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Busted! What Should I Do Now? - Feature

We ask state troopers what they most want drivers to do during a traffic stop.

Red and blue strobes explode in your mirrors. You pull to the side of the road and madly begin fishing through the glove box for your registration and insurance. Then you tear off the seatbelt so you can jam a hand down your pants to locate your wallet. Just trying to be courteous, right? You know, have all your documents ready when The Man strolls up to your window.

Turns out, most cops don’t want you to do anything except rest your hands on top of the steering wheel until directed otherwise.

Didn’t know that, did you? Neither did we.

We talked to seven state troopers from across the country—Florida, New Jersey, Kentucky, Louisiana, Illinois, Oregon, and New Mexico—and asked, “What are the five best things a motorist can do when pulled over, and what are the five worst?” We wanted to know which procedures would render a traffic stop as painless as possible for both parties. There wasn’t a perfect consensus, but the answers went pretty much like this:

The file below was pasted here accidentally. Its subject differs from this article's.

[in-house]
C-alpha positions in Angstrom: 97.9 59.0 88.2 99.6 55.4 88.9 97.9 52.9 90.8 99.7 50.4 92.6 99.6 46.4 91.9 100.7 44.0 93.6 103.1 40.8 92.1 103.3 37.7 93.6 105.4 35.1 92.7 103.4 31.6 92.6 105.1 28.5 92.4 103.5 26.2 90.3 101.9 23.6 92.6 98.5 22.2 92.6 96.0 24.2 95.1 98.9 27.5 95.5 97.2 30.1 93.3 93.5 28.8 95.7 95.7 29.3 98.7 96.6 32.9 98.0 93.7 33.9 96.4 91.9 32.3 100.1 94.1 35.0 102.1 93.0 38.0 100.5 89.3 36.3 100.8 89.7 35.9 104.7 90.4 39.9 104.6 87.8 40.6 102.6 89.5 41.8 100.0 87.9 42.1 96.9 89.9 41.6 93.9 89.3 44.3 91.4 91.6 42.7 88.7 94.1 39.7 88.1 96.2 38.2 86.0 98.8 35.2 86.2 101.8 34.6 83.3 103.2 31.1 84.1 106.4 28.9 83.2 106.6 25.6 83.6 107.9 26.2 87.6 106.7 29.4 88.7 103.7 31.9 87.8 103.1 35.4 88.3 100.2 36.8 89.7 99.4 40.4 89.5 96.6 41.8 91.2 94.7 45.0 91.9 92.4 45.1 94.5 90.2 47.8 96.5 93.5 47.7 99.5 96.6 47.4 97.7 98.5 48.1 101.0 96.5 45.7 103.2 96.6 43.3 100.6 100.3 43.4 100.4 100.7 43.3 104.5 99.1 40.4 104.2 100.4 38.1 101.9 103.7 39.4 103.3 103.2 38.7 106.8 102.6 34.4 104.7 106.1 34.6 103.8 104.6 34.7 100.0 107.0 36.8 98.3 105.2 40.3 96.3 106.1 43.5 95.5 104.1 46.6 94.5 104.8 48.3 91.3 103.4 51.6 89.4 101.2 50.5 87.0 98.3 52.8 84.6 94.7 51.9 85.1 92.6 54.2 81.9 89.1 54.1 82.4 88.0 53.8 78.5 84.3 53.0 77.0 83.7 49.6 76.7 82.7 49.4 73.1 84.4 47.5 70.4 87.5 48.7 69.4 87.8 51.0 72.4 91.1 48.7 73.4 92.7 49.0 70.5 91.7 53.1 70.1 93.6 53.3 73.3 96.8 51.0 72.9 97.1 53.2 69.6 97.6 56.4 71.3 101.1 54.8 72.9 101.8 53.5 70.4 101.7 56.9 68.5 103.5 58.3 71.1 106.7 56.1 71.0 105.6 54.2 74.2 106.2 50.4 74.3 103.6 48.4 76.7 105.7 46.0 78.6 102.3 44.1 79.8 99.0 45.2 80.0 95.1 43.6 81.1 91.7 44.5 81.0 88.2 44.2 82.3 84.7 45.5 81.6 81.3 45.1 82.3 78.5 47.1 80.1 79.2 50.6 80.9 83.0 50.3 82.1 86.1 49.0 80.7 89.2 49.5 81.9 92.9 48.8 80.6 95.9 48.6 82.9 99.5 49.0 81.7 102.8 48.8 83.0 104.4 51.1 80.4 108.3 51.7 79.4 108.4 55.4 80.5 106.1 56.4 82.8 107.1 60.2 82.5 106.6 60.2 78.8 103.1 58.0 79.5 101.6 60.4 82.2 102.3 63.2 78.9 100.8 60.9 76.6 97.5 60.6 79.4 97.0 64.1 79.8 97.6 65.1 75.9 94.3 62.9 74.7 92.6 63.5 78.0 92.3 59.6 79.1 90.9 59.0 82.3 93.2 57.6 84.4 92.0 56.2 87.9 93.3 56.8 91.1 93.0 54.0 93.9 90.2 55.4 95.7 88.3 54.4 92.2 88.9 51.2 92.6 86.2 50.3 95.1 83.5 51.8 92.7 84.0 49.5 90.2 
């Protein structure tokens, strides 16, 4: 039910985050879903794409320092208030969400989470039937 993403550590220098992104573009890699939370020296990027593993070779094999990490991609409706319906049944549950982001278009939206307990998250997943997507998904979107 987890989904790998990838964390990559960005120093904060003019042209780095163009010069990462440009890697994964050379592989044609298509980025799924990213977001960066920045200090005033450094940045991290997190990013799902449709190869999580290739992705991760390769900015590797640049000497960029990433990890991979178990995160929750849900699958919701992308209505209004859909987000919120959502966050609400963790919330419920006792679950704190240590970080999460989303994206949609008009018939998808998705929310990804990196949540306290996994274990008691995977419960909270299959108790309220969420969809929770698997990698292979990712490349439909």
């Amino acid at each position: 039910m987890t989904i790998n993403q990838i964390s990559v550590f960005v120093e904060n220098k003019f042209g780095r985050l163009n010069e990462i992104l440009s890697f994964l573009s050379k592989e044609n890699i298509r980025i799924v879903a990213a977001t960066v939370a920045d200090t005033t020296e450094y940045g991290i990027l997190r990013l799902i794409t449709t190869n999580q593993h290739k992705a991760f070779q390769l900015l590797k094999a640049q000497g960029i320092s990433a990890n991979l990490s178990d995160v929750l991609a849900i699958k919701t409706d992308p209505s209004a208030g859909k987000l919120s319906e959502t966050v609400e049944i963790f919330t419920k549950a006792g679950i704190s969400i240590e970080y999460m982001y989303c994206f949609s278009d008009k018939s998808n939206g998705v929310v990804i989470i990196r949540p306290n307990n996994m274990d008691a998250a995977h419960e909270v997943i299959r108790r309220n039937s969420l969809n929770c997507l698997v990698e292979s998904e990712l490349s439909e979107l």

1. Pull to the right at the first safe opportunity, then turn off your engine.

If it’s not a safe place to stop, Oregon’s Lt. Gregg Hastings wants you to activate your right-turn signal, then drive slowly to a safer place. “A safer place, by the way, isn’t a considerable distance down a dark side road, driveway, or alley,” he says. “Keep in mind that traffic-related officer deaths jumped 16 percent in 2006,” Hastings adds.

2. Stay in your car with your seatbelt fastened. Roll down your window. Turn off the radio. Don’t even think about touching your cell phone.